The deepening banking crisis in China could further deal a blow to Beijing’s ambitious Belt and Road Initiative (BRI), which has already run into troubled waters since the outbreak of the Covid 19 pandemic. China’s lenders and their financial health are now in question after several small banks in the country’s Henan province barred depositors from withdrawing money, leading to widespread panic among citizens. Many smaller banks in China which have escaped regulatory spotlight could find themselves in the same spot.

China’s economy is currently facing a series of challenges. In the April-June quarter, the country’s economy registered a sharp contraction of 2.6 per cent against a 1.4 per cent growth in the January-March quarter, this year. This was China’s first quarterly contraction since the first quarter of 2020, when the pandemic had just hit.

“China could finance such mega projects when the going was good and its economy was on a growth path despite the trade war with the US. The picture, however, is totally different today and with its own gripping challenges at home, it will have to focus on other areas,” an analyst told India Narrative. Several countries have already either stalled BRI projects or sought a restructuring of the same.

The multi-trillion project, launched by Chinese President Xi Jinping, has been largely financed by the country’s state-owned banks and local governments. A large chunk of the funding has also been undertaken by the small and regional lenders. Now, with the rising global economic uncertainty amid deepening energy crisis and fears of an imminent recession, several projects under the BRI umbrella have remained unviable.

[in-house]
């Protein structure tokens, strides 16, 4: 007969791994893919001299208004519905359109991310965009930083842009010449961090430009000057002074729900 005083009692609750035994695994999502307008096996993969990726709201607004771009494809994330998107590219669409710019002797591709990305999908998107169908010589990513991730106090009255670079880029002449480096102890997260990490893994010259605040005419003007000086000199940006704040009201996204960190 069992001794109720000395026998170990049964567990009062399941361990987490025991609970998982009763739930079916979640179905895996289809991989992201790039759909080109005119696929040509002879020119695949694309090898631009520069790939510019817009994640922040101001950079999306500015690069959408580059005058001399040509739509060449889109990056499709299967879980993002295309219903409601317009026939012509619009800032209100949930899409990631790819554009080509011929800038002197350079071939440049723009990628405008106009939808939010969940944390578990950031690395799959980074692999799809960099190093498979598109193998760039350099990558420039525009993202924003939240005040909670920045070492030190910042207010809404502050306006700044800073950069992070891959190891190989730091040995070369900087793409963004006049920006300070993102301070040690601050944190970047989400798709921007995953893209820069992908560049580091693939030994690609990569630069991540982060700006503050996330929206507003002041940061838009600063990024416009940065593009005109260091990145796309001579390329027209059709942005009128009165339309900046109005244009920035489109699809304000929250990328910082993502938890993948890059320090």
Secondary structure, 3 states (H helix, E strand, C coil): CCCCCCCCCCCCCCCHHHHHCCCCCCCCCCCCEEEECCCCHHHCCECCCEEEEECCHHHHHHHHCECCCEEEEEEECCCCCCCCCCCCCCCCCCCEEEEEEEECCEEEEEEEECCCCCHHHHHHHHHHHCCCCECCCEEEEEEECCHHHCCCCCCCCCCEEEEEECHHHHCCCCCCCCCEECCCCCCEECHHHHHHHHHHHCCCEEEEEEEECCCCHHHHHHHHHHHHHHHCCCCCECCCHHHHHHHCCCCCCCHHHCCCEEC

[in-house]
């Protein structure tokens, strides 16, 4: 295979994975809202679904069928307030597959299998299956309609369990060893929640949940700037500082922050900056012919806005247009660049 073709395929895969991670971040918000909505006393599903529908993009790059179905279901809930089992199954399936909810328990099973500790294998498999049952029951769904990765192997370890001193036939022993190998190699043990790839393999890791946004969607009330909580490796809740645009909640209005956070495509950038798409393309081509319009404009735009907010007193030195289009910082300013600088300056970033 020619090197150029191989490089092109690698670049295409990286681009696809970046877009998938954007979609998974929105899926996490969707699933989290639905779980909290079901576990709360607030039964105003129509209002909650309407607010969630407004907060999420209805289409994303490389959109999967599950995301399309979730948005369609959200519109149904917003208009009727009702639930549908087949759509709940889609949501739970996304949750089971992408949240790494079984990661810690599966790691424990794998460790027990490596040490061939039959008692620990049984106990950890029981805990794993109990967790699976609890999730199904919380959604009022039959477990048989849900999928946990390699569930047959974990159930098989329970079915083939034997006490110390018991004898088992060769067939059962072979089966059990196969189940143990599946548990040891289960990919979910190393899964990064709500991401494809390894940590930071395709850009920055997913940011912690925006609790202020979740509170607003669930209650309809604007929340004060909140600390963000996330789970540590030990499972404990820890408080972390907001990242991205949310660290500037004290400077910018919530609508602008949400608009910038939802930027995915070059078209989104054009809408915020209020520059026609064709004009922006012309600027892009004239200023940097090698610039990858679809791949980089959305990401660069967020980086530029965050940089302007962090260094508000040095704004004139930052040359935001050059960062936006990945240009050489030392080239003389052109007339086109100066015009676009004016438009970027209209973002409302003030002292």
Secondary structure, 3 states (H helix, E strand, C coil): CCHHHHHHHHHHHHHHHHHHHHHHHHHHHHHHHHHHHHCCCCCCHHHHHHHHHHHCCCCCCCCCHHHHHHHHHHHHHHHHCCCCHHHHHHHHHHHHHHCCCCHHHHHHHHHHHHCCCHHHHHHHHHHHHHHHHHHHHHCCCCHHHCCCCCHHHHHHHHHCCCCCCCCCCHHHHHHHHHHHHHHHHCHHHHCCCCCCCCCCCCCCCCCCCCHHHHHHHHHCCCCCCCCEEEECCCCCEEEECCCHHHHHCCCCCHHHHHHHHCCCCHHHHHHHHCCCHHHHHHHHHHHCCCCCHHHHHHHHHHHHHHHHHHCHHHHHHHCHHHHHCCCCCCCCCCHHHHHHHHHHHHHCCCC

Consider this. The BRI project in Nepal has been a non-starter. Despite the two countries signing a memorandum of understanding in May 2017 to expand bilateral cooperation under the BRI, there is nothing to show on the ground. Similarly, China has refrained from financing any new project in Russia and Egypt through its Belt and Road Initiative in the first half of this year.

In March, after the visit of Chinese Foreign Minister Wang Yi to Nepal, Beijing issued a statement highlighting the importance of the BRI framework in the Himalayan country. But the Nepal foreign ministry remained silent on BRI projects and their implementation.

For many countries, Sri Lanka’s economic crisis, finally leading to a default, has been a wake-up call.

According to data released by Green Finance & Development Center, an affiliate of Fudan University in Shanghai, shows that financing worth $28.4 billion was directed towards BRI projects in the first six months of this year, down from $29.4 billion in the same period a year ago.